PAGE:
Meeting with Stanford's Solar Oscillations Investigation (SOI) Lab
The Observatory Team met with Philip H. Scherrer, Principal Investigator and Deborah Scherrer of Educational at Stanford's Solar Oscillations Investigation (SOI) Lab. The team presented the proposal to investigate the proposals goals, information, gather more information, and to request support. Deborah pointed out that it is actuall fallacy that irrepairable damage is done by staring into the sun. This was shocking news and I am not ready to personally do experimentation on this effect. This team and all of it's associates make no promises and discourage anyone from performing this act. Phil suggested I focus on the fact that the Sun could bee observed 24hours per day in my structure.
I reported the poor results in my findings on the play testing of the screensavers. Phil and Deborah informed me that this did not suprise them as the data stream coming to the SOI Lab comes irregularly. They were additionally suprised that EIT 195 updates every quarter hour.
Phil said he thought my idea was reasonably achievable to gather data more regularly. He saw issues with only projecting a real time image because of the relative quiet period we are in with Sun's cycles. It was suggested maybe we play some peak activity footage from the ten years that SOHO has been in flight. We checked the time period for the festival and the satellite should be operational during that period.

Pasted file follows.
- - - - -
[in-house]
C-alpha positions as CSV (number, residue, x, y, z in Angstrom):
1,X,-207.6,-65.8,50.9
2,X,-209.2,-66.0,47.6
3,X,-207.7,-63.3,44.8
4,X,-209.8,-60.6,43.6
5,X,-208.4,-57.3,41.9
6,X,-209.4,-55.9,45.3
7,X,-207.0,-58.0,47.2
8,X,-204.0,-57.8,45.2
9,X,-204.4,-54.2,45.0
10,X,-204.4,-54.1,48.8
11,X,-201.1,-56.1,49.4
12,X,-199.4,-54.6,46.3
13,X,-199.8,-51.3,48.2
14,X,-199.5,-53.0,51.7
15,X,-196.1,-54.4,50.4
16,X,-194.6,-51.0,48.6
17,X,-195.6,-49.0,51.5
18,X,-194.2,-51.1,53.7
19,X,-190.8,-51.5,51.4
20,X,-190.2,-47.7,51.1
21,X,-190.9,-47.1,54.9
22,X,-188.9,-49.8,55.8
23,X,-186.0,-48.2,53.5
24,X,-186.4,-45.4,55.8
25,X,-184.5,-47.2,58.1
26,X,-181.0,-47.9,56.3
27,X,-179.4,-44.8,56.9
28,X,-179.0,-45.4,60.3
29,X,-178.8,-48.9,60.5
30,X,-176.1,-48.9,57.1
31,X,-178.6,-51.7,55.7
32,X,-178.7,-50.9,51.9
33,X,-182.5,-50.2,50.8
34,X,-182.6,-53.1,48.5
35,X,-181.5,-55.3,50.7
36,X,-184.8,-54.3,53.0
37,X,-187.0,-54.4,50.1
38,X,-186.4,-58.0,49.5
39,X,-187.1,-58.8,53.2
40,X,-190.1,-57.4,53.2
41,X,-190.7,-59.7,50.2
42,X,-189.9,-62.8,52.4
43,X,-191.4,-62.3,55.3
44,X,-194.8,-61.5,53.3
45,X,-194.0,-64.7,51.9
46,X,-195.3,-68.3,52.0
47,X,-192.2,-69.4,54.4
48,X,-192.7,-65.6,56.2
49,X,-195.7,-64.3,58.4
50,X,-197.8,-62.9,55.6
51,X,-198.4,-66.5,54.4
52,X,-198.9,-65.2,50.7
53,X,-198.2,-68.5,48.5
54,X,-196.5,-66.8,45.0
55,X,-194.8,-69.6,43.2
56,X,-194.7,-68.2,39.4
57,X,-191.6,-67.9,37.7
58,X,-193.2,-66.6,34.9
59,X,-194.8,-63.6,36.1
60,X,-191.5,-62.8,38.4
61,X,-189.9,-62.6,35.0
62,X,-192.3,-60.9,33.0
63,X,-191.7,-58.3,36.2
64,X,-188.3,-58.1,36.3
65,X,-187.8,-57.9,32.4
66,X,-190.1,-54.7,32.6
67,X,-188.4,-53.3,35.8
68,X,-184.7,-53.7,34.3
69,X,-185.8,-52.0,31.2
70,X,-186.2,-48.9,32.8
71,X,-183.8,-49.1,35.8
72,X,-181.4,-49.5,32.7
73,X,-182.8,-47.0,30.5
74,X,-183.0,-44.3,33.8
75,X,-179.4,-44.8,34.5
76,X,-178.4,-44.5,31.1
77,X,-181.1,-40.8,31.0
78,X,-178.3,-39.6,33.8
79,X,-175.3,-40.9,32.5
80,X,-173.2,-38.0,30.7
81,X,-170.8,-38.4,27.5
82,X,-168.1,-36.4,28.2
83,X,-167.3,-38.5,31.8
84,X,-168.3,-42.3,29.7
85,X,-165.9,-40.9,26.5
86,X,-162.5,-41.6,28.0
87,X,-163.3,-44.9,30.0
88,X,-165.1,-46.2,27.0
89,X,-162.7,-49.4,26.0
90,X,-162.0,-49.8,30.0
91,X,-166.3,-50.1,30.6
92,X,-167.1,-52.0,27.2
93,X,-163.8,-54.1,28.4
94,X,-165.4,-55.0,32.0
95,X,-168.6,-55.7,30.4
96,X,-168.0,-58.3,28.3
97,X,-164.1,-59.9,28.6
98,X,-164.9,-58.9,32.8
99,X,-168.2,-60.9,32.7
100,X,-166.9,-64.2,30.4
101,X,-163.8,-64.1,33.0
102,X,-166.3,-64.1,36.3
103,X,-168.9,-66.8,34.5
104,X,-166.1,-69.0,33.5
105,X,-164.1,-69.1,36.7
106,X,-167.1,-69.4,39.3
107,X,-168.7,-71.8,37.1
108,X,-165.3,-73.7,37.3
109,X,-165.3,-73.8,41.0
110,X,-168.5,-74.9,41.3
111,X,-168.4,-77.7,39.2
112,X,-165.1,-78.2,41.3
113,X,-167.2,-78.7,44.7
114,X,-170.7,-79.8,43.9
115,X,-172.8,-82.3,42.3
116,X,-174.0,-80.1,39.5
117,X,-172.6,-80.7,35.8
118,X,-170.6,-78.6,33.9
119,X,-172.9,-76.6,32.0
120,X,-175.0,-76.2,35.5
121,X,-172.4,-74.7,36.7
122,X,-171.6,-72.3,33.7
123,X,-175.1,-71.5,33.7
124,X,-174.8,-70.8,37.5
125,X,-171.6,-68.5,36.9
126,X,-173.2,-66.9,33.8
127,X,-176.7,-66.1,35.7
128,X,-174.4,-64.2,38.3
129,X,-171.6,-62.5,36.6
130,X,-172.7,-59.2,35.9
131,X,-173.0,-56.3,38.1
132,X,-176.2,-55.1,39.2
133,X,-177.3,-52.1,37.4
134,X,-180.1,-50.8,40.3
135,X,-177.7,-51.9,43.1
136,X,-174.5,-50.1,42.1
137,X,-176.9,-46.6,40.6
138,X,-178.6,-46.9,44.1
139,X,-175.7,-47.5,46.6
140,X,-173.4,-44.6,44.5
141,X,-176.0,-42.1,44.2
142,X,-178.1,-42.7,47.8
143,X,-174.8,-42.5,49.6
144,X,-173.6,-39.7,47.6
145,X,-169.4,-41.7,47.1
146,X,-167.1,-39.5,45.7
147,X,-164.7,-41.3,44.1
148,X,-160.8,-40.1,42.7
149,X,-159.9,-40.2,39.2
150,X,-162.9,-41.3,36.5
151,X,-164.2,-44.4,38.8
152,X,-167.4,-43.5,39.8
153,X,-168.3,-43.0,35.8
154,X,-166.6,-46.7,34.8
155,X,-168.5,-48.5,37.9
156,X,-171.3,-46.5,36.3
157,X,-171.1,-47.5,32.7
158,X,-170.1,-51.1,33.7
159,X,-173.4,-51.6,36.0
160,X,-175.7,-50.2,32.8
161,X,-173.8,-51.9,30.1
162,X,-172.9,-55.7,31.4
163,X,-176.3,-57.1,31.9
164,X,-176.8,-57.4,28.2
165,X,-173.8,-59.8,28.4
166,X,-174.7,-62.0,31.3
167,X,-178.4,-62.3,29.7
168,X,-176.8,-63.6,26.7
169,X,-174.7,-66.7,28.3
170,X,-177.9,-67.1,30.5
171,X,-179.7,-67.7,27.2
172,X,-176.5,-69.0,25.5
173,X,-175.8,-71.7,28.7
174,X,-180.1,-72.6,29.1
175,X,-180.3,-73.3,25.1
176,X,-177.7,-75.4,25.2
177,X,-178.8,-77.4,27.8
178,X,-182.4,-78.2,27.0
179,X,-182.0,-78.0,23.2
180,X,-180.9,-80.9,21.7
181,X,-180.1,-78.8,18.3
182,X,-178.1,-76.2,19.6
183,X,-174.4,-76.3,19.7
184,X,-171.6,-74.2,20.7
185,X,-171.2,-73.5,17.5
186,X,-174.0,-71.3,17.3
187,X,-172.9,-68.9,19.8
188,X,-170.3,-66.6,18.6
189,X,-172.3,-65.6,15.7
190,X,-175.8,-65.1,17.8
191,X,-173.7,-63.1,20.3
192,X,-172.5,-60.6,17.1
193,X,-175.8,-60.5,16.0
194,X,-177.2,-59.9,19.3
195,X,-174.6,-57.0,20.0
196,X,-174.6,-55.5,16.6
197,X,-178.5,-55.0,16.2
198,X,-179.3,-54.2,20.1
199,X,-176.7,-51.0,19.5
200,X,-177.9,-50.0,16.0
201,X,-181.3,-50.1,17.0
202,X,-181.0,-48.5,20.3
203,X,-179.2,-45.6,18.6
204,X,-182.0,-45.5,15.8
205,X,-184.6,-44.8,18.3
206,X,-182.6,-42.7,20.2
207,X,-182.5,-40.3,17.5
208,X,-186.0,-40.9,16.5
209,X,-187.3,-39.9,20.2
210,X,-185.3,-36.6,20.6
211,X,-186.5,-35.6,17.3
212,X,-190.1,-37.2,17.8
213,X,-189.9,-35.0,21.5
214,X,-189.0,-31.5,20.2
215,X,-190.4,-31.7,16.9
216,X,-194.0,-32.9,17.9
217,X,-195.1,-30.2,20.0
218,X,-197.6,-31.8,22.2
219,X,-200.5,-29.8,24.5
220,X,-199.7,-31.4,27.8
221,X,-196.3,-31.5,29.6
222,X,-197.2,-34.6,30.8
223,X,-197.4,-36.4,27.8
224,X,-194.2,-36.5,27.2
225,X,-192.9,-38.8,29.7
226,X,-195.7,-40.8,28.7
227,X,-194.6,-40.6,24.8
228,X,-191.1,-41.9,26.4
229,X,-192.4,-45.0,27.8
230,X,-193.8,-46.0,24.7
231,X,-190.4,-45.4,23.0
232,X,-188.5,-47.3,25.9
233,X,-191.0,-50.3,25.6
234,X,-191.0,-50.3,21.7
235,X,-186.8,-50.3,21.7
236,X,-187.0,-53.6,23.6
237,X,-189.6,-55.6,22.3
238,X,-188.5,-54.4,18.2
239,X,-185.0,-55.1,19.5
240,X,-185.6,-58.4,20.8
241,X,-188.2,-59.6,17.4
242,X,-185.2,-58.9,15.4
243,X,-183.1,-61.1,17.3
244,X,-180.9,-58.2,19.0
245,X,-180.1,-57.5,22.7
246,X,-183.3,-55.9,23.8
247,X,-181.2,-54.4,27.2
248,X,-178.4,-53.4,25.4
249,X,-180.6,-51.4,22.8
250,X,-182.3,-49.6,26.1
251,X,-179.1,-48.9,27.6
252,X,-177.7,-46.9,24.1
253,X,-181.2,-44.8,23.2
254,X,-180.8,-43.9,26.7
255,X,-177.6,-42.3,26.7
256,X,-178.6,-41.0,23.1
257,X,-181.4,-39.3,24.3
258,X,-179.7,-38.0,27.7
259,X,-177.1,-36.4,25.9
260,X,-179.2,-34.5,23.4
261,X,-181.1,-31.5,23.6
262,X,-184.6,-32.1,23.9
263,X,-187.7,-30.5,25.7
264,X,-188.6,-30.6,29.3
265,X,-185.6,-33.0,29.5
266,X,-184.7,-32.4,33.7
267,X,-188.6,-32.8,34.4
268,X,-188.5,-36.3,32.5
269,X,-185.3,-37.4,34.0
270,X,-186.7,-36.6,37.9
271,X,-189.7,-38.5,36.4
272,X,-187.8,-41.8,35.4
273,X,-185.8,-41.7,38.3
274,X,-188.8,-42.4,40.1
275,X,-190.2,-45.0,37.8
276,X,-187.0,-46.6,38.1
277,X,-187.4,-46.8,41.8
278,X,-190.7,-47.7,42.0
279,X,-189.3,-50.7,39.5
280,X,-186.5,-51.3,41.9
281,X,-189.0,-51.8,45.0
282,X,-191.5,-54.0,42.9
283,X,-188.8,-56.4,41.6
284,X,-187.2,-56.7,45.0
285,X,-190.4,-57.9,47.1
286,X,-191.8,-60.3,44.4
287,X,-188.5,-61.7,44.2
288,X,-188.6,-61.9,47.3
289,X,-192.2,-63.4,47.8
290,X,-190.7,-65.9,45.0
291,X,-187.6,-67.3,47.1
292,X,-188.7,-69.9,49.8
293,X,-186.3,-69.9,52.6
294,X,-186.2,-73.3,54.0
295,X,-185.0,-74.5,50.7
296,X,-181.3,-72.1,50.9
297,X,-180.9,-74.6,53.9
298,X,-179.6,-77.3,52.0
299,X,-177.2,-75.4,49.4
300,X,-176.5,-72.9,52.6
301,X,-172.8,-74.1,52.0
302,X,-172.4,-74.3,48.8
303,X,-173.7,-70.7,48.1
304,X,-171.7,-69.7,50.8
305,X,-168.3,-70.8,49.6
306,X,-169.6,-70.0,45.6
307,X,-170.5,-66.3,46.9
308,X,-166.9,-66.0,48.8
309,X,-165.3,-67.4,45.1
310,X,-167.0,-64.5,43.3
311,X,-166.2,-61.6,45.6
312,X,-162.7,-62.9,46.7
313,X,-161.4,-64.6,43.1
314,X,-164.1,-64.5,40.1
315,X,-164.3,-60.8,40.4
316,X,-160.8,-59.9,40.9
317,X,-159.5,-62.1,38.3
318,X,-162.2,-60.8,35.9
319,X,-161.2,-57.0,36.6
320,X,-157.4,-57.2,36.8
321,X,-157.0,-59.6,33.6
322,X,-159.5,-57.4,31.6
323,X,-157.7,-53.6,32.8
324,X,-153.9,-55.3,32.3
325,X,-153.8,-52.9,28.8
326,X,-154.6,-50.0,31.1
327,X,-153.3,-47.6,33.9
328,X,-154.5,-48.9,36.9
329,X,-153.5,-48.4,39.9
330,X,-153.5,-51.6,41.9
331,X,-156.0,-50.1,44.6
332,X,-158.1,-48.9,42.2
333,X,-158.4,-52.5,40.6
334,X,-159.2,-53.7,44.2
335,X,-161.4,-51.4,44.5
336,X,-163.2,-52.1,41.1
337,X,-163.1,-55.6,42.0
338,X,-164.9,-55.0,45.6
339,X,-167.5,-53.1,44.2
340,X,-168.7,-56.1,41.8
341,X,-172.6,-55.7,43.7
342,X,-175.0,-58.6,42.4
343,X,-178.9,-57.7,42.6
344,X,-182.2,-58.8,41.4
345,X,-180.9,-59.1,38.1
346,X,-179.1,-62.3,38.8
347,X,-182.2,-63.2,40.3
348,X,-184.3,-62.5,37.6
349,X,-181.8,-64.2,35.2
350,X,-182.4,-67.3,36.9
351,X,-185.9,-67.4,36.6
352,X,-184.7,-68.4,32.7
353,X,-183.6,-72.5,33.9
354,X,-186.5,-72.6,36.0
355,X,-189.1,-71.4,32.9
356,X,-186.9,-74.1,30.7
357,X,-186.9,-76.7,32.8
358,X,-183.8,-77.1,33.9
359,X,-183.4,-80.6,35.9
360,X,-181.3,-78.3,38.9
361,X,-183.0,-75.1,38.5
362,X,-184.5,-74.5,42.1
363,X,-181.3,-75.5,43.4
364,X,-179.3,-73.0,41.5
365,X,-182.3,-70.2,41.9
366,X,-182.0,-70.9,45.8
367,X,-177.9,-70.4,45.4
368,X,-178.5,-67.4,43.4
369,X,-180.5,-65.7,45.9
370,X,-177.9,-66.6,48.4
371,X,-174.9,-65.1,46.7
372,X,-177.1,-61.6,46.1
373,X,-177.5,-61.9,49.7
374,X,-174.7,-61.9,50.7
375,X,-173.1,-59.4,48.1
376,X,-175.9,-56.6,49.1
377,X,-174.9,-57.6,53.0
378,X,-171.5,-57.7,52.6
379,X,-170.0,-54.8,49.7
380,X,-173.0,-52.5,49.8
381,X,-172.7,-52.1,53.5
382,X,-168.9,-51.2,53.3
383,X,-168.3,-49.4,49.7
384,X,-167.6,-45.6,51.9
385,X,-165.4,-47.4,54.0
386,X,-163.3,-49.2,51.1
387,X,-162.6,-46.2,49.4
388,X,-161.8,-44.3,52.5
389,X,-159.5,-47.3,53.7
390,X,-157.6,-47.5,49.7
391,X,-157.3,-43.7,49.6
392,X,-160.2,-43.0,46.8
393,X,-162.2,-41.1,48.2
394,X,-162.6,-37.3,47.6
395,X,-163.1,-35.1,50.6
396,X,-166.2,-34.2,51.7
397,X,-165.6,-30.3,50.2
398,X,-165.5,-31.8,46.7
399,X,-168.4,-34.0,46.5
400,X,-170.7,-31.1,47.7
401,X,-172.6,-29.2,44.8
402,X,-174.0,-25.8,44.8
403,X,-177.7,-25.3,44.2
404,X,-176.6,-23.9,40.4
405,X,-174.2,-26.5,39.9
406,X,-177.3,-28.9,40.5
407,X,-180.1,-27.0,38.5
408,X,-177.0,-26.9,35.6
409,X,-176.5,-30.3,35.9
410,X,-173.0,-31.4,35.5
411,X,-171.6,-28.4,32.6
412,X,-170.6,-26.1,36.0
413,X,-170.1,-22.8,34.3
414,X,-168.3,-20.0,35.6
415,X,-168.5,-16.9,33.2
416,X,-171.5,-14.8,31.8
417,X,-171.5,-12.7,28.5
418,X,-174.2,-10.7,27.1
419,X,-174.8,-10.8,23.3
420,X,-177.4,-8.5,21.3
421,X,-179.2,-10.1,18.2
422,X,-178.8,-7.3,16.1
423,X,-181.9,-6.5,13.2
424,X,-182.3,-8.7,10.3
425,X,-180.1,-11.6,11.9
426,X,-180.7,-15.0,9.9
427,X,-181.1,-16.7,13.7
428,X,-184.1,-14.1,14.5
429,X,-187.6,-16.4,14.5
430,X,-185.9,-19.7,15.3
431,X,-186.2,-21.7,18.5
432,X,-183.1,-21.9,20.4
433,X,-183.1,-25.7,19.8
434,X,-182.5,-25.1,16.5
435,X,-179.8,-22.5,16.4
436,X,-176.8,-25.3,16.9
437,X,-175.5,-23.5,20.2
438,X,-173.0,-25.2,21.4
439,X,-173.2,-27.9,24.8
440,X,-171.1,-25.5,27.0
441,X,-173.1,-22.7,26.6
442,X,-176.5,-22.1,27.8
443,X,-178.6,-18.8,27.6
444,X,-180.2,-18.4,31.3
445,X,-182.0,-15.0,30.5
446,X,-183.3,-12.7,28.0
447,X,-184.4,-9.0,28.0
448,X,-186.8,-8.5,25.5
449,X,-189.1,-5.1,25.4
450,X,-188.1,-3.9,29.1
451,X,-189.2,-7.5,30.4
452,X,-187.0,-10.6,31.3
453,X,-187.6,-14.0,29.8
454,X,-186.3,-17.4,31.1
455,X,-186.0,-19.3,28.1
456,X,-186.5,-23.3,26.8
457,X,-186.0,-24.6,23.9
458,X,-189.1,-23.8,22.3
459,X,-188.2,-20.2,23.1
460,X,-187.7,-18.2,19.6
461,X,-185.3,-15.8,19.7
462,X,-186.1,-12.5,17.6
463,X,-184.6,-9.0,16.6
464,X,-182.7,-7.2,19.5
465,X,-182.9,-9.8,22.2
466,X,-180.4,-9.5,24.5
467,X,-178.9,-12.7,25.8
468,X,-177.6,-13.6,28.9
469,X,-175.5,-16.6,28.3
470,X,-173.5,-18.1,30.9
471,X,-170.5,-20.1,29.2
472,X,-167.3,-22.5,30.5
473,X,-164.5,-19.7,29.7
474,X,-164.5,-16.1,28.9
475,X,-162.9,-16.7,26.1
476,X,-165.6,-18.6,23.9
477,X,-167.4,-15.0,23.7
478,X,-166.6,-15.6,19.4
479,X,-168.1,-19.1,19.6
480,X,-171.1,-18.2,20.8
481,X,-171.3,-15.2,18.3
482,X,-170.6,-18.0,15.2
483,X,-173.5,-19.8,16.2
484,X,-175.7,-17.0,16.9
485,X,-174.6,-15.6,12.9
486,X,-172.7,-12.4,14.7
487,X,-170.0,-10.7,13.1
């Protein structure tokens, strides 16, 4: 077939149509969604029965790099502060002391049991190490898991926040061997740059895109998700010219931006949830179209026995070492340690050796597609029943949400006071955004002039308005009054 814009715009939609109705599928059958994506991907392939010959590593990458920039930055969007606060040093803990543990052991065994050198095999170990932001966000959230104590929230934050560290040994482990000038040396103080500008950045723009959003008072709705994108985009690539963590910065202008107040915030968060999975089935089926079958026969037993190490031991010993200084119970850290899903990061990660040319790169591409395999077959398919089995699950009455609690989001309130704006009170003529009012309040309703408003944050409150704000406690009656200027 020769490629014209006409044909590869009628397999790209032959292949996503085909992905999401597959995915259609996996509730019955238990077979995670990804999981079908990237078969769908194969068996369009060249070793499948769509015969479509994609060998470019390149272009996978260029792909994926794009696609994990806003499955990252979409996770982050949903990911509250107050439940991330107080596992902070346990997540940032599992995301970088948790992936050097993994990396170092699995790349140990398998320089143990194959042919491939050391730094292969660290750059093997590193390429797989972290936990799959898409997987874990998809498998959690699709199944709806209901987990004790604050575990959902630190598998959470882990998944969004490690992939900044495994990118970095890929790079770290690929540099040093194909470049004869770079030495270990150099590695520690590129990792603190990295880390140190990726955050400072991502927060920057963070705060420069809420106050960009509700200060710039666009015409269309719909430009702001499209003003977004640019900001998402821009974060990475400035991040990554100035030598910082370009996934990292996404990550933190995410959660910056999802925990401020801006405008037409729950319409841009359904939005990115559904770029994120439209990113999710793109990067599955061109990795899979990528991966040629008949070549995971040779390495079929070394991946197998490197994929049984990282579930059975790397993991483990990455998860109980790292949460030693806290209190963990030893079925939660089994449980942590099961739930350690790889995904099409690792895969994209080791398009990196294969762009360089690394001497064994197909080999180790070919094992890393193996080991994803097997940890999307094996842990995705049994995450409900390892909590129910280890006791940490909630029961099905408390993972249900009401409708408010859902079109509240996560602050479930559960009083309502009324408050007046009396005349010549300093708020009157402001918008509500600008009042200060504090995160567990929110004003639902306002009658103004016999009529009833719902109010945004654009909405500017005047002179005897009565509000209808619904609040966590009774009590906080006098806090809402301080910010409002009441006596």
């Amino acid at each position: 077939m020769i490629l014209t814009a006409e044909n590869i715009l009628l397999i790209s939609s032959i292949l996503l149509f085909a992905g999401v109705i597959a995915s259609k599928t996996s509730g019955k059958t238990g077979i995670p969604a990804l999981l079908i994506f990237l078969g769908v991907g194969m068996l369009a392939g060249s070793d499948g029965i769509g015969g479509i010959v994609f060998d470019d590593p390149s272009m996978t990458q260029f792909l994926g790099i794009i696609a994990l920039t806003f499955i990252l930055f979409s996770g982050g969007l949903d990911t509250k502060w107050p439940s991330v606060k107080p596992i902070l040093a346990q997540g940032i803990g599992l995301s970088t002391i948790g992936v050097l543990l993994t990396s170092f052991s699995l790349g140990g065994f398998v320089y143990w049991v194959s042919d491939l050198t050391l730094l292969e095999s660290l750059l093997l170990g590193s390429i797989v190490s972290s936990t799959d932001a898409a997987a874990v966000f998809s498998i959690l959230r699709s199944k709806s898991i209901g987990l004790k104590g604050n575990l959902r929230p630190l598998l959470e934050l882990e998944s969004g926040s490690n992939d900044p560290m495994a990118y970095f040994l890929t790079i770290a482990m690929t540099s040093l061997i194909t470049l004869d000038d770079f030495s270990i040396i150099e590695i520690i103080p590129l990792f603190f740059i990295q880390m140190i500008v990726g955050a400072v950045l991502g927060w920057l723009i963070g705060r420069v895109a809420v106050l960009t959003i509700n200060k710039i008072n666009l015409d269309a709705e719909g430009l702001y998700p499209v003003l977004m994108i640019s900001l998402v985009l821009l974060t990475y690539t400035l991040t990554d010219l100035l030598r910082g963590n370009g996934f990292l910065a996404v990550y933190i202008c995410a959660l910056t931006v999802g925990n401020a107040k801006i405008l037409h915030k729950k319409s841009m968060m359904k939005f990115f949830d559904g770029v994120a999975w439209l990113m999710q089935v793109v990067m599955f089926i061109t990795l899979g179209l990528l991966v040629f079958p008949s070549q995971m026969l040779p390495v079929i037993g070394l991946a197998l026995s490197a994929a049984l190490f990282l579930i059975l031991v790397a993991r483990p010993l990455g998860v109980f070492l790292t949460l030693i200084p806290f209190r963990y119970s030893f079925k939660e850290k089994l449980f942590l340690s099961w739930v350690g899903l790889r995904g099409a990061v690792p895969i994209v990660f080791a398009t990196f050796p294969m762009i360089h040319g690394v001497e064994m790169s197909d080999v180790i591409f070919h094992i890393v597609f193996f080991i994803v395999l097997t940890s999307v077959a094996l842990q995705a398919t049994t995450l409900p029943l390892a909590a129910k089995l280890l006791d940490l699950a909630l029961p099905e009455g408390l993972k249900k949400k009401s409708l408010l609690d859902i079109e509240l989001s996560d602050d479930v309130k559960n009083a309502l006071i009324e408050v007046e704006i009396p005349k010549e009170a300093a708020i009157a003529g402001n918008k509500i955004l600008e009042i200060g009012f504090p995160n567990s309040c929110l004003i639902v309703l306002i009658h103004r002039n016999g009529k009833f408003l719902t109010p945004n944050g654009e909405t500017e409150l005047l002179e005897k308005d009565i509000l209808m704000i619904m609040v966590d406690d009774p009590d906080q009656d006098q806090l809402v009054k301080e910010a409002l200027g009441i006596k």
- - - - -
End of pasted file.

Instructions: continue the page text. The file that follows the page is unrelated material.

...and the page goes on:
Deborah has contacts with other solar labs and said she would make some contacts with them for the Observatory Team. She knows of programs developed at UC Berkeley and UT. They were encouraging that some equipment maybe able to be loaned to our team in the pursuit of this project. Deborah was also going to check into an inflatable system for the structure. Additionally they have offered to make introductions to the Lockheed team build the next generation of Solar research platforms.
The SOI staff also offered webspace for the Observatory site and materials for the public. They provided samples to the team, including a punchout and fold together spectroscopy kit!
Overall Phil and Deborah were very encoraging. They agreed it is a good public outreach and thought it was a good project to pursue.